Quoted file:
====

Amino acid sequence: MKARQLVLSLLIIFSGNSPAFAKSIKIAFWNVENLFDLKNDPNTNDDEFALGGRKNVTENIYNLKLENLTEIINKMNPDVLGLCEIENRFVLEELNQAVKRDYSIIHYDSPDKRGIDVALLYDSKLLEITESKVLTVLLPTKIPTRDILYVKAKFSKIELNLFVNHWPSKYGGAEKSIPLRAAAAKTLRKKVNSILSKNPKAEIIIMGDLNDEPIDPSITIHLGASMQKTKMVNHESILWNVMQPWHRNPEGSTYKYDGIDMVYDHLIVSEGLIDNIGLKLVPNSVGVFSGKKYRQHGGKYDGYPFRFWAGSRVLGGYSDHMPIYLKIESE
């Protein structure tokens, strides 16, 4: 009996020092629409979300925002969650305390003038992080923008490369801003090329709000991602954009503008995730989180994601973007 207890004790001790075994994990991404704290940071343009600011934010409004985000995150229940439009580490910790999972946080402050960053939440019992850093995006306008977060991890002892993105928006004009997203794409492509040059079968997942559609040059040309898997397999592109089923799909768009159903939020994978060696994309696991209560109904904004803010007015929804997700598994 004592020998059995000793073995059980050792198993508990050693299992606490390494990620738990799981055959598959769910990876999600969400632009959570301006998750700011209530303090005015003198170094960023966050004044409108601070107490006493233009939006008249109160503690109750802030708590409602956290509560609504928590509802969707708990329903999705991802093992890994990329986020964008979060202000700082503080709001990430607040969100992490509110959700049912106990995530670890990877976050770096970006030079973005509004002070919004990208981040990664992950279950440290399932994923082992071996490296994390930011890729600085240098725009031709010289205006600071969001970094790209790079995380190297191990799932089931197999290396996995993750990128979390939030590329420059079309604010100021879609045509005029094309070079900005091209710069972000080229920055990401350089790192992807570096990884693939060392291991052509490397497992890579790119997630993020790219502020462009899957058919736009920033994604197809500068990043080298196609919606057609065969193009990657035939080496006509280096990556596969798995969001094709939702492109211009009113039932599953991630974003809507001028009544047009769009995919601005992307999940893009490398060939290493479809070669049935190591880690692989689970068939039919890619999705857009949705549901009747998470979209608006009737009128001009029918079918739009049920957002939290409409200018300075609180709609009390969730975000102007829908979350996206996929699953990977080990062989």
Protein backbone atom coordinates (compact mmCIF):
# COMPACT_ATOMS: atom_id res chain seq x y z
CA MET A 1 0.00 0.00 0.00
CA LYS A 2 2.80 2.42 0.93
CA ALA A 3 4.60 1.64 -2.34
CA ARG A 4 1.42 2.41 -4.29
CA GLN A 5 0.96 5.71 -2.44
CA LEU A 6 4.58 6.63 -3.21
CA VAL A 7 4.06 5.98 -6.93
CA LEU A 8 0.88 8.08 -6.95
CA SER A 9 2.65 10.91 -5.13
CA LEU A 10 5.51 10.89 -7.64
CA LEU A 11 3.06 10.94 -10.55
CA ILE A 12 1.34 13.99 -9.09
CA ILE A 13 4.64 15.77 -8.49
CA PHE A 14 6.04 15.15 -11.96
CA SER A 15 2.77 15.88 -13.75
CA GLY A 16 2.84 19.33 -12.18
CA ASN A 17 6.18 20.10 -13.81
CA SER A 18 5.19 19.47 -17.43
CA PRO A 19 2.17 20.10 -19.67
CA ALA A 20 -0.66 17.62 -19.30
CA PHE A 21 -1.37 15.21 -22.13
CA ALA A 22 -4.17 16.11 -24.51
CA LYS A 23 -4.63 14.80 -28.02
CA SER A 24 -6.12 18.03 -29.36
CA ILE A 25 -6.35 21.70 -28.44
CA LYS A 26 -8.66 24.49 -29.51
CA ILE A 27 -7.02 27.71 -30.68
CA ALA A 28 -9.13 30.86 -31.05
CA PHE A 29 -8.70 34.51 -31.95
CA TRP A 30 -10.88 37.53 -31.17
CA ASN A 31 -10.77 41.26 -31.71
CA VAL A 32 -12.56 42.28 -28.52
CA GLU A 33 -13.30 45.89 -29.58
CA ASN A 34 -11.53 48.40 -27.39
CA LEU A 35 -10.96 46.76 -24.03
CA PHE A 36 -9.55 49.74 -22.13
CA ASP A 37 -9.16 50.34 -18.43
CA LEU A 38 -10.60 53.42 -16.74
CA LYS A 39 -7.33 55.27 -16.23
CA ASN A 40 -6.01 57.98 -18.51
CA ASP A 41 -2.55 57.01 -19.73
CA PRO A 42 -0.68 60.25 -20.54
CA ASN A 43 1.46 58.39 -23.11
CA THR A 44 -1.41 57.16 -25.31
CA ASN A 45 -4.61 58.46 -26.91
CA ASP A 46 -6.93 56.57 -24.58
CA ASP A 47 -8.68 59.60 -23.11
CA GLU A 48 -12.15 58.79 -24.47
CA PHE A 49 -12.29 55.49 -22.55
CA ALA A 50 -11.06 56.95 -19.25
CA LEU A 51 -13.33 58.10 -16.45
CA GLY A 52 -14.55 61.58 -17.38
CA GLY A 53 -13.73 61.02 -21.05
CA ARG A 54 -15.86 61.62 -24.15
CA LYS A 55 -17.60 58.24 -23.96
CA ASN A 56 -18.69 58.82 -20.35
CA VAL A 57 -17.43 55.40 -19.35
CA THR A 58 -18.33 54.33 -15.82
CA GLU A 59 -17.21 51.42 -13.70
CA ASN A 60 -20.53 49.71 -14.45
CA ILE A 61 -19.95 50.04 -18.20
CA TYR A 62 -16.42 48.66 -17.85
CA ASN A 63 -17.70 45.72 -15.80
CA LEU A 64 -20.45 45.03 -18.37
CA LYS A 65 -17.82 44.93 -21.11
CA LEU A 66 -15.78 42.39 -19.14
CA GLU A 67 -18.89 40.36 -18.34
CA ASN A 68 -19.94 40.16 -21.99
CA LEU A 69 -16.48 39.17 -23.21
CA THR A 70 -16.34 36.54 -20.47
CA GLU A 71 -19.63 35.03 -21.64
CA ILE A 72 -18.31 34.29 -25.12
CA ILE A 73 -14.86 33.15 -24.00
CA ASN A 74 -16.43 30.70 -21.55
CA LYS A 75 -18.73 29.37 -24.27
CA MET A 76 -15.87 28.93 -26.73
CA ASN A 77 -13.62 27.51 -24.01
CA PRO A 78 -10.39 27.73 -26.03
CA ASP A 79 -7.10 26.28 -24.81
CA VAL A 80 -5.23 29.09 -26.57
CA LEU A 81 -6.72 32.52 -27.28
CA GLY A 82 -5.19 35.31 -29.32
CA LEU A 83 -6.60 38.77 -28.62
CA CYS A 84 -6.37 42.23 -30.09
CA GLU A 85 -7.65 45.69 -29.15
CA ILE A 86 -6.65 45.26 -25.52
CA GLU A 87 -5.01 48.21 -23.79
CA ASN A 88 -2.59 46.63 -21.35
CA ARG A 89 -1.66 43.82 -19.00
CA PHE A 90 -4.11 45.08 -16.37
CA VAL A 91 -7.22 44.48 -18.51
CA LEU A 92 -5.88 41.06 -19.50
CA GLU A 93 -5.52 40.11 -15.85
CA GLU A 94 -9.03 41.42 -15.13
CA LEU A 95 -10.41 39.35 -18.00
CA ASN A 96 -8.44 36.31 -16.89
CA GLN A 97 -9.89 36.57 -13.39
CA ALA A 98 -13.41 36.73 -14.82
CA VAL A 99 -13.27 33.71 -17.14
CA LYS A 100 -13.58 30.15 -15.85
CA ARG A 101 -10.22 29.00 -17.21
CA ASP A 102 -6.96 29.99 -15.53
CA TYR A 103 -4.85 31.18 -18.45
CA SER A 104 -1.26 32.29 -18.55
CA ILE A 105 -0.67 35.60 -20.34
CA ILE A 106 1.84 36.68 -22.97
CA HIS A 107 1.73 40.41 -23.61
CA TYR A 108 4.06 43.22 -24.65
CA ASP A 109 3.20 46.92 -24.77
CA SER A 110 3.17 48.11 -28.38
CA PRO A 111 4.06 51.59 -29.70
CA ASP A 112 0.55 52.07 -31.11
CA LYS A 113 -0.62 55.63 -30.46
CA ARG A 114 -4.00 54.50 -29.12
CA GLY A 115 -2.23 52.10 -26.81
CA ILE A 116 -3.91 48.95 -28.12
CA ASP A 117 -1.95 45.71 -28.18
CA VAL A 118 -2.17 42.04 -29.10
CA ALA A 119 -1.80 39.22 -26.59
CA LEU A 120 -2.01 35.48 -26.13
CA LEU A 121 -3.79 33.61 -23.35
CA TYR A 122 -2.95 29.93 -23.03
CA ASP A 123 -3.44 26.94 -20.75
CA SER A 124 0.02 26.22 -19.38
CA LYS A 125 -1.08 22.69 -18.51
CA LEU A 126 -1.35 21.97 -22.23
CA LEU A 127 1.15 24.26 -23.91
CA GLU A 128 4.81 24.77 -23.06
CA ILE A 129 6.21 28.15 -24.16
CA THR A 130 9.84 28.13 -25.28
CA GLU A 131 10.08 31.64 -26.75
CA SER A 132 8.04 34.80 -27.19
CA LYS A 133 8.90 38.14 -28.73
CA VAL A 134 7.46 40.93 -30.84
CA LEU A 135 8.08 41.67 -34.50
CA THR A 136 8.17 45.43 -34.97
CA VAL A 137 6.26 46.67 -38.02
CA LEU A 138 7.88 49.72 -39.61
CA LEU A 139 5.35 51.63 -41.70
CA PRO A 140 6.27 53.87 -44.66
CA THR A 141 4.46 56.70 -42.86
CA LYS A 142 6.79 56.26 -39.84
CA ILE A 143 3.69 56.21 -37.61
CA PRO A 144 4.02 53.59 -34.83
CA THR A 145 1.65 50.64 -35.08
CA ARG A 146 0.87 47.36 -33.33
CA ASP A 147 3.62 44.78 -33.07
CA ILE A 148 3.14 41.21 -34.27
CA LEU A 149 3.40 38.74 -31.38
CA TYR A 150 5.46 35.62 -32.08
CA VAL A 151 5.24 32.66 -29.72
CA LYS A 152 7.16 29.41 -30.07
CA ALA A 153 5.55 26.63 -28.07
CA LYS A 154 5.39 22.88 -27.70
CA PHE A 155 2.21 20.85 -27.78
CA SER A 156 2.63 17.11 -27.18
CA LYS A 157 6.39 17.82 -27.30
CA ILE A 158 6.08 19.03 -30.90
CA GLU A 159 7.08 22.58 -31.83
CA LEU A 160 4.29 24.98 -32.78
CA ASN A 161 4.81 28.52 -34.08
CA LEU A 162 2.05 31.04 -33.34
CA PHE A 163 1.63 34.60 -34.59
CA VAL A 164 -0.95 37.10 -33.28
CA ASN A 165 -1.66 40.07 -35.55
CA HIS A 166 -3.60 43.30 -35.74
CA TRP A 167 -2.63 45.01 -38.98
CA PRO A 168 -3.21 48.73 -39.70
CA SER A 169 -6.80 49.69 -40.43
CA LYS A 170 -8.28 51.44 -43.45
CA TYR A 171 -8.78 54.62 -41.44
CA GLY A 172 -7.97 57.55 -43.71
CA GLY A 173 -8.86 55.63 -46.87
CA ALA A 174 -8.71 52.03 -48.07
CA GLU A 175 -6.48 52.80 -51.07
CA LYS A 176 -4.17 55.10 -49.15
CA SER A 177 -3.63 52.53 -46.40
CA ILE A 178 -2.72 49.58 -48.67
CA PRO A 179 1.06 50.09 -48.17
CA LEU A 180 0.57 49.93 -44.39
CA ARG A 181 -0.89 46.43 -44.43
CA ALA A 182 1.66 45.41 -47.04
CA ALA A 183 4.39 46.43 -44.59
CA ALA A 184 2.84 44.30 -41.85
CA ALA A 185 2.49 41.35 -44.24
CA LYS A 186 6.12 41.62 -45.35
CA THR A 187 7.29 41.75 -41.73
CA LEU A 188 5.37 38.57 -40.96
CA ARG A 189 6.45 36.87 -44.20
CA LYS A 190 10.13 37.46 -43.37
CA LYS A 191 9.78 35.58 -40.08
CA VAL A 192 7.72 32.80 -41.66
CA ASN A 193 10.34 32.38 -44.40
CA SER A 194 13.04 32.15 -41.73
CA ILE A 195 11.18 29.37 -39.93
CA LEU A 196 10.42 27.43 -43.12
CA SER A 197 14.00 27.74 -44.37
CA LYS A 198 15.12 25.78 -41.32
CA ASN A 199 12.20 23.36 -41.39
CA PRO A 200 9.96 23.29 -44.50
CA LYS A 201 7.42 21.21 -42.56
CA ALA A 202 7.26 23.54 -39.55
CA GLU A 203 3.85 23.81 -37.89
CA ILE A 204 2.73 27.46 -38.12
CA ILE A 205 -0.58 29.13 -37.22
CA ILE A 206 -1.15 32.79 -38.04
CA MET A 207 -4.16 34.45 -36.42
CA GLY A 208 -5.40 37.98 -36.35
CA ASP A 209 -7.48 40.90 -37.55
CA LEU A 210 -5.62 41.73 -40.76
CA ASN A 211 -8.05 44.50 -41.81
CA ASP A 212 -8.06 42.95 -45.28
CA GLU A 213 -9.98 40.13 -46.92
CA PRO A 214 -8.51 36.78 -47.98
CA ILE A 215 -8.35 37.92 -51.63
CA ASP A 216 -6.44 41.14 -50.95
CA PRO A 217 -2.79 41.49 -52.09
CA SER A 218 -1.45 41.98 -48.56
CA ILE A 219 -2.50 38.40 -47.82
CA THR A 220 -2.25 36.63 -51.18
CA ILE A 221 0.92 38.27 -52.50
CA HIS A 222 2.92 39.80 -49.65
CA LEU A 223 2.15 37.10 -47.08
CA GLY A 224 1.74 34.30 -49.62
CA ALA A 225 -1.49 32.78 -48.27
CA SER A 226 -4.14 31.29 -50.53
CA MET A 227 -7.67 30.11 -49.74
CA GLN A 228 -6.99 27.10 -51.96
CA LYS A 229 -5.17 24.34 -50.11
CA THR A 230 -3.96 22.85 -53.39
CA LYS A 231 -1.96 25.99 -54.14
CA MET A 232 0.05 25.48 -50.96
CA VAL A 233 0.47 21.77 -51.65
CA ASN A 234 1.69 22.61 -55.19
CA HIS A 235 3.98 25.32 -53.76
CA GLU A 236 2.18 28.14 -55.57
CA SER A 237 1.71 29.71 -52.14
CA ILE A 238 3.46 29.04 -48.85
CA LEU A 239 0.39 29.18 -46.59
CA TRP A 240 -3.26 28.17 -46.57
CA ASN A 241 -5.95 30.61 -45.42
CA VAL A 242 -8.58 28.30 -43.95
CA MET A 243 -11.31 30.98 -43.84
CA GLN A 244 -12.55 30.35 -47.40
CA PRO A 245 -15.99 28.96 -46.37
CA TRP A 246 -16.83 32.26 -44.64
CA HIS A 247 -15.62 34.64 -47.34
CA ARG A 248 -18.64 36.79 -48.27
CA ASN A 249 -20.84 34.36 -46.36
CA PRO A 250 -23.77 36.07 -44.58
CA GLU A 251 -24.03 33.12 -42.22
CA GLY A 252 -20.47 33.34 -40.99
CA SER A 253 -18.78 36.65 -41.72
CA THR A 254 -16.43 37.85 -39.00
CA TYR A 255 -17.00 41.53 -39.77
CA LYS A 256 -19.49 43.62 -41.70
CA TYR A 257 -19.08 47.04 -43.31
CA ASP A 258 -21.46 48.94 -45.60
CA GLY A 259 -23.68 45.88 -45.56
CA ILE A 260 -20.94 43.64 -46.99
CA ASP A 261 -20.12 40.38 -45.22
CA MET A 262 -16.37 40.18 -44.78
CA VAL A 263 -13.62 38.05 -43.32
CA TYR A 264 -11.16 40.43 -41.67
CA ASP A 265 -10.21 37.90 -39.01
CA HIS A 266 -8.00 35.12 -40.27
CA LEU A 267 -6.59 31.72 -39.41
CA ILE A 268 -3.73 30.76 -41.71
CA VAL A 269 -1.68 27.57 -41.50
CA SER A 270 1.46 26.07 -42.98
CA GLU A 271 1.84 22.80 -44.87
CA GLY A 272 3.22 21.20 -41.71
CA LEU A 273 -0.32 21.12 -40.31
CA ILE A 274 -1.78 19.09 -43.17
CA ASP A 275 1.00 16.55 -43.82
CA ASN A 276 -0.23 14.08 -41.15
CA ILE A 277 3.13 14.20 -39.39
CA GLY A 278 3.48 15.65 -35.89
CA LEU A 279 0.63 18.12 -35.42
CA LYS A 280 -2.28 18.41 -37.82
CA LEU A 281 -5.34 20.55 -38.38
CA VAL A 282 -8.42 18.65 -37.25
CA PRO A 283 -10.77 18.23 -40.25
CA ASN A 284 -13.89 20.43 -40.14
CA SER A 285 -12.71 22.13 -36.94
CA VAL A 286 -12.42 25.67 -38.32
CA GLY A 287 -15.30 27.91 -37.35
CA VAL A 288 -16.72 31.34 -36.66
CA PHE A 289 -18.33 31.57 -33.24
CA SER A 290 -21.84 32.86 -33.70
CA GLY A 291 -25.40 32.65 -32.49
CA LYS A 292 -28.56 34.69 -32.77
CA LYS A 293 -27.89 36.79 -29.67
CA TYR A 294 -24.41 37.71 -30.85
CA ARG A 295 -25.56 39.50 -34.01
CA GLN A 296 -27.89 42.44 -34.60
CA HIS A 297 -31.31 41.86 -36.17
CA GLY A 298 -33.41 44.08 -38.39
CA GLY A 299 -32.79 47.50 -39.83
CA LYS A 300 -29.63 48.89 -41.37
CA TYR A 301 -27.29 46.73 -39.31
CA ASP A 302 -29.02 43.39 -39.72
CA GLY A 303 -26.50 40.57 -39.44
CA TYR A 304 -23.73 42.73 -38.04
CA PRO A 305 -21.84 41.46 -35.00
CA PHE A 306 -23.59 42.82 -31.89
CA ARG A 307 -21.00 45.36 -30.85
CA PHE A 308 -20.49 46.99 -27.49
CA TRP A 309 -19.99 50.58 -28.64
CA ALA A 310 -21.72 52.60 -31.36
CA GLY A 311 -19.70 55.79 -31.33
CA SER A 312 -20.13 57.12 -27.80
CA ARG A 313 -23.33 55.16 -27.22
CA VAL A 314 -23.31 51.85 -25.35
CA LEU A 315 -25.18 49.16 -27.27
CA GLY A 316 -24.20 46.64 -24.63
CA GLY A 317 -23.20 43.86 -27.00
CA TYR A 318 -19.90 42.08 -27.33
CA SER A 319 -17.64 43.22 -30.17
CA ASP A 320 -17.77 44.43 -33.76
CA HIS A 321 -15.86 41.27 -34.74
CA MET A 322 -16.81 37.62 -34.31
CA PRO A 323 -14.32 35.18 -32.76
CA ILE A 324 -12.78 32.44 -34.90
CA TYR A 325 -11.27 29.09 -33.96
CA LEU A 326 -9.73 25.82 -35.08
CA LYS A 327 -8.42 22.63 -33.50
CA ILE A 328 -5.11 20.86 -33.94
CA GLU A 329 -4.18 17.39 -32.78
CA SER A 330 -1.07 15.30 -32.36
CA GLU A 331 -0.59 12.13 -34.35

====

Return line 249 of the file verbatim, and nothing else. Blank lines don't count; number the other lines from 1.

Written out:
CA PRO A 245 -15.99 28.96 -46.37